This brief, interactive talk will introduce you to simple techniques designed to engage audiences and make you a more effective communicator. I’ve worked with a wide range of scientists from the Jet Propulsion Labs in Pasadena to doctors at major hospitals. I’m eager to share this training with you.

Brian Palermo is a career professional actor who’s been training scientists and science communicators for a decade.

“Measuring Success—How Science Gateways Define Impact” by Nancy Wilkins-Diehr

Science gateways, also known as advanced web portals, virtual research environments and more, have changed the face of research and scholarship over the last two decades. Scholars world-wide leverage science gateways for a wide variety of individual research endeavors spanning diverse scientific fields. Evaluating the value of a given gateway to its constituent community is critical in obtaining the financial and human resources to sustain gateway operations. Accordingly, those who run gateways must routinely measure and communicate impact. Just as gateways are varied, their success metrics vary as well. In this survey paper, a variety of different gateways briefly share their approaches.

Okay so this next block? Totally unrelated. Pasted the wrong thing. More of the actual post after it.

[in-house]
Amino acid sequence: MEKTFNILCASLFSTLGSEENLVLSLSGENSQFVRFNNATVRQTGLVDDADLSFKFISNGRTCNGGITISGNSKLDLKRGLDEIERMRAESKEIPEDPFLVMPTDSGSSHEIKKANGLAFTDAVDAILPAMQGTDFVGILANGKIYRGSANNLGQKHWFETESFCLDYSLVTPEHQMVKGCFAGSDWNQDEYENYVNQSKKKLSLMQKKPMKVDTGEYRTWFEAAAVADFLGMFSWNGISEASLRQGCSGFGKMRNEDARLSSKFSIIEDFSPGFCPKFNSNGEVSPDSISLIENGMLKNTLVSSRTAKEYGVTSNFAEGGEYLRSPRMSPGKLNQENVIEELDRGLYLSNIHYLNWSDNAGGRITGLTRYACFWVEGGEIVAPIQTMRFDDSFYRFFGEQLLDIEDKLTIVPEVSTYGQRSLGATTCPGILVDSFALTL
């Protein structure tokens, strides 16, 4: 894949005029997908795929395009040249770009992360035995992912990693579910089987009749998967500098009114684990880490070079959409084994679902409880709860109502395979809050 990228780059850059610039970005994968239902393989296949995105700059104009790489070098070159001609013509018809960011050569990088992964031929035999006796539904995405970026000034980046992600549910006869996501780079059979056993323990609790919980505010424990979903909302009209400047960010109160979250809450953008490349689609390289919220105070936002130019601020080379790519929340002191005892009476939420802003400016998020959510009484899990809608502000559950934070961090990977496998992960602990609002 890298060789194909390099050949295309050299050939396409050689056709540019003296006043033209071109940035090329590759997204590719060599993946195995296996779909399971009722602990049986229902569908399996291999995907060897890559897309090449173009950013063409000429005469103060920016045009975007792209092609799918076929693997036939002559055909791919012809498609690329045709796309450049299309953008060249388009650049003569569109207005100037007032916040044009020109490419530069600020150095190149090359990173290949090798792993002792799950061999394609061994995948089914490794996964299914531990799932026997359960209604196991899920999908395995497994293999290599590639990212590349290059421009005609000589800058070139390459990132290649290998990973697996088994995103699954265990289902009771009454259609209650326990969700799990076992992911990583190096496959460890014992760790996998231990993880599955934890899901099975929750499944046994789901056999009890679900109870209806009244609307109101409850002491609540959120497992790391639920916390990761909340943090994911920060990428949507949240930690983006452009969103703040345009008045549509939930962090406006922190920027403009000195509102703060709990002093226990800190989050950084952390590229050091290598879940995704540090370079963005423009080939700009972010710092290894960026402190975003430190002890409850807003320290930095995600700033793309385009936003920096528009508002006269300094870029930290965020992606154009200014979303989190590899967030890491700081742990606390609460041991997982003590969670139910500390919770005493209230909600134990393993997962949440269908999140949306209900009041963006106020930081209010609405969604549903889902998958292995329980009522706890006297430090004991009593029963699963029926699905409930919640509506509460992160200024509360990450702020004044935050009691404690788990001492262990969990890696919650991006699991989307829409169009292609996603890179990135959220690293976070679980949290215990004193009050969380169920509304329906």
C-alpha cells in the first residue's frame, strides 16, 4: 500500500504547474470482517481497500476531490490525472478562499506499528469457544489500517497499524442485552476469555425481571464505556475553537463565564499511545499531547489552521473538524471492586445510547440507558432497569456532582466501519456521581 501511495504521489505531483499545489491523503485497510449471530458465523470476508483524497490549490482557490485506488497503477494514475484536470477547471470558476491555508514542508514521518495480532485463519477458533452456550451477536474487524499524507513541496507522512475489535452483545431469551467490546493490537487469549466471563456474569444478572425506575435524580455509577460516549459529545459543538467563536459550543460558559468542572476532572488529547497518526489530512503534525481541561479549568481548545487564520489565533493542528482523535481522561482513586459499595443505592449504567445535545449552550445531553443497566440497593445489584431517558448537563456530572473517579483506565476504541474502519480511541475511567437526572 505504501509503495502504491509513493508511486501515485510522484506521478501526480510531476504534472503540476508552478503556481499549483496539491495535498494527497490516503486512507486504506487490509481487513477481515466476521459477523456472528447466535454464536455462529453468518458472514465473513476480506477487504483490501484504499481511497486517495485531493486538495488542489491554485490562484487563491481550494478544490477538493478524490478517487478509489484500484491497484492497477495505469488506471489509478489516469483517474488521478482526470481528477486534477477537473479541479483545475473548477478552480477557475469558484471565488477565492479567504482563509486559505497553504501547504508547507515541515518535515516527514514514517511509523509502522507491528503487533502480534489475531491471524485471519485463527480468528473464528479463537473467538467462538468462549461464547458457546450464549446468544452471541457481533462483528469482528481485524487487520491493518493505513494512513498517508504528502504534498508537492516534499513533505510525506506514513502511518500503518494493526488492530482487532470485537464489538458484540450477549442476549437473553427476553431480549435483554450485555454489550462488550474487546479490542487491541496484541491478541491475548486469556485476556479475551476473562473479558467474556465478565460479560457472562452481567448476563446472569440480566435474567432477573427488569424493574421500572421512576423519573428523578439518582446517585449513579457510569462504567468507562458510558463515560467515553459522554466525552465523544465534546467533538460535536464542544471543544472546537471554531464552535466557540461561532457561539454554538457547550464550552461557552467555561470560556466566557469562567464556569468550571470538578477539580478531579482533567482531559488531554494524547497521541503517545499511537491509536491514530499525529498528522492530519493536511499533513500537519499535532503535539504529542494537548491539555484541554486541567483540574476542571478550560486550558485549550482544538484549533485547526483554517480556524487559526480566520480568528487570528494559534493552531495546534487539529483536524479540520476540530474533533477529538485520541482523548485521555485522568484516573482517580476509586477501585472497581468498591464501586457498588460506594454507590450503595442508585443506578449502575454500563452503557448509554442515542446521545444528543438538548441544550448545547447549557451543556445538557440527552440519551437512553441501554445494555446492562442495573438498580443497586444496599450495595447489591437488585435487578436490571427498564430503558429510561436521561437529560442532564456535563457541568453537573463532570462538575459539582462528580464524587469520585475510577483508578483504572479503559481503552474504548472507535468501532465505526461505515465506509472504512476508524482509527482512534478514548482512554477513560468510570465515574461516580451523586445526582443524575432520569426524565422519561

Panel: Effective Checklists for Developers & Researchers Working on Science Gateways

Moderator: Sandra Gesing, SGCI Staff, University of Notre Dame


* Eric Huebner, HUBzero

* Eroma Abeysinghe, SGCI Staff, Indiana University, SciGap Project